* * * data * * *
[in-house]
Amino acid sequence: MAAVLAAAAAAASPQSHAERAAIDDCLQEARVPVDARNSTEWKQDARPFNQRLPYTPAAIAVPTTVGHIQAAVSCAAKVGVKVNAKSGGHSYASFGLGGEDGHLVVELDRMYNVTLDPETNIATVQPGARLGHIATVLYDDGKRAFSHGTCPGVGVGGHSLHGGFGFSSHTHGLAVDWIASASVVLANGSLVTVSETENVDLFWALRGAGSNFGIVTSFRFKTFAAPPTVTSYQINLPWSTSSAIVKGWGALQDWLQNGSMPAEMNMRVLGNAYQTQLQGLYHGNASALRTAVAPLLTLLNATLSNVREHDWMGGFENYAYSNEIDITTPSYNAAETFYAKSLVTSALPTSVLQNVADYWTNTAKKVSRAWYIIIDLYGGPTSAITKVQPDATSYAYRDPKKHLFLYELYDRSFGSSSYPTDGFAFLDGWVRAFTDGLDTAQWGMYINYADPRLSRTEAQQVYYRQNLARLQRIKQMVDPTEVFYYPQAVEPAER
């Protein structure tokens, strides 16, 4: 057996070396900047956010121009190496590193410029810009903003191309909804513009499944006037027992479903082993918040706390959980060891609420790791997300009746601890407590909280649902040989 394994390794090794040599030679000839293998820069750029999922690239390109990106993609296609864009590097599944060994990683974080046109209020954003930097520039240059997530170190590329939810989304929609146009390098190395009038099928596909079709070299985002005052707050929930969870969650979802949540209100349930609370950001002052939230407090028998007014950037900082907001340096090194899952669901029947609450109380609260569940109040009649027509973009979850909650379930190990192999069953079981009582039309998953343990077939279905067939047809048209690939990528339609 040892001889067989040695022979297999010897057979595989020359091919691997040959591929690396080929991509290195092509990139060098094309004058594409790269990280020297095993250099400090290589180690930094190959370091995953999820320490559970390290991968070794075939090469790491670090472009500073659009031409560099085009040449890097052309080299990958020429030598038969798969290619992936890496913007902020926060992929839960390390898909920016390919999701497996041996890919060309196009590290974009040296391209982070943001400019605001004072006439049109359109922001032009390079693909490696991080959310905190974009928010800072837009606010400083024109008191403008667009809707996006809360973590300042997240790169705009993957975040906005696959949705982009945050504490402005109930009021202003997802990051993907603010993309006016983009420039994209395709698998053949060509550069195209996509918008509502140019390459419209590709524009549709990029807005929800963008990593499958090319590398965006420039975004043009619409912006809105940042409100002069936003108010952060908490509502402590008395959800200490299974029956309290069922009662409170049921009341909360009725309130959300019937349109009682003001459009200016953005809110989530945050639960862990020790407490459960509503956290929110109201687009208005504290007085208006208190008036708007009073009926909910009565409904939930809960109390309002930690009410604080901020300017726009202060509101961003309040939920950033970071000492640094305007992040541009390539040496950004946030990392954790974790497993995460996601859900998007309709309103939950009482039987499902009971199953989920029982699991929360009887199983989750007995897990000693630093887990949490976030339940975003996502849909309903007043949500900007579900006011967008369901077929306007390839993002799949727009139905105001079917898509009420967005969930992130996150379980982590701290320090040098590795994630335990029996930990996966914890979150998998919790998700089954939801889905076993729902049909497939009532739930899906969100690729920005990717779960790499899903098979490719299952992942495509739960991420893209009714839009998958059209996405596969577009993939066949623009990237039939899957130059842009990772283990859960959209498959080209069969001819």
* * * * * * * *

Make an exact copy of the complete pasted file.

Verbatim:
[in-house]
Amino acid sequence: MAAVLAAAAAAASPQSHAERAAIDDCLQEARVPVDARNSTEWKQDARPFNQRLPYTPAAIAVPTTVGHIQAAVSCAAKVGVKVNAKSGGHSYASFGLGGEDGHLVVELDRMYNVTLDPETNIATVQPGARLGHIATVLYDDGKRAFSHGTCPGVGVGGHSLHGGFGFSSHTHGLAVDWIASASVVLANGSLVTVSETENVDLFWALRGAGSNFGIVTSFRFKTFAAPPTVTSYQINLPWSTSSAIVKGWGALQDWLQNGSMPAEMNMRVLGNAYQTQLQGLYHGNASALRTAVAPLLTLLNATLSNVREHDWMGGFENYAYSNEIDITTPSYNAAETFYAKSLVTSALPTSVLQNVADYWTNTAKKVSRAWYIIIDLYGGPTSAITKVQPDATSYAYRDPKKHLFLYELYDRSFGSSSYPTDGFAFLDGWVRAFTDGLDTAQWGMYINYADPRLSRTEAQQVYYRQNLARLQRIKQMVDPTEVFYYPQAVEPAER
């Protein structure tokens, strides 16, 4: 057996070396900047956010121009190496590193410029810009903003191309909804513009499944006037027992479903082993918040706390959980060891609420790791997300009746601890407590909280649902040989 394994390794090794040599030679000839293998820069750029999922690239390109990106993609296609864009590097599944060994990683974080046109209020954003930097520039240059997530170190590329939810989304929609146009390098190395009038099928596909079709070299985002005052707050929930969870969650979802949540209100349930609370950001002052939230407090028998007014950037900082907001340096090194899952669901029947609450109380609260569940109040009649027509973009979850909650379930190990192999069953079981009582039309998953343990077939279905067939047809048209690939990528339609 040892001889067989040695022979297999010897057979595989020359091919691997040959591929690396080929991509290195092509990139060098094309004058594409790269990280020297095993250099400090290589180690930094190959370091995953999820320490559970390290991968070794075939090469790491670090472009500073659009031409560099085009040449890097052309080299990958020429030598038969798969290619992936890496913007902020926060992929839960390390898909920016390919999701497996041996890919060309196009590290974009040296391209982070943001400019605001004072006439049109359109922001032009390079693909490696991080959310905190974009928010800072837009606010400083024109008191403008667009809707996006809360973590300042997240790169705009993957975040906005696959949705982009945050504490402005109930009021202003997802990051993907603010993309006016983009420039994209395709698998053949060509550069195209996509918008509502140019390459419209590709524009549709990029807005929800963008990593499958090319590398965006420039975004043009619409912006809105940042409100002069936003108010952060908490509502402590008395959800200490299974029956309290069922009662409170049921009341909360009725309130959300019937349109009682003001459009200016953005809110989530945050639960862990020790407490459960509503956290929110109201687009208005504290007085208006208190008036708007009073009926909910009565409904939930809960109390309002930690009410604080901020300017726009202060509101961003309040939920950033970071000492640094305007992040541009390539040496950004946030990392954790974790497993995460996601859900998007309709309103939950009482039987499902009971199953989920029982699991929360009887199983989750007995897990000693630093887990949490976030339940975003996502849909309903007043949500900007579900006011967008369901077929306007390839993002799949727009139905105001079917898509009420967005969930992130996150379980982590701290320090040098590795994630335990029996930990996966914890979150998998919790998700089954939801889905076993729902049909497939009532739930899906969100690729920005990717779960790499899903098979490719299952992942495509739960991420893209009714839009998958059209996405596969577009993939066949623009990237039939899957130059842009990772283990859960959209498959080209069969001819």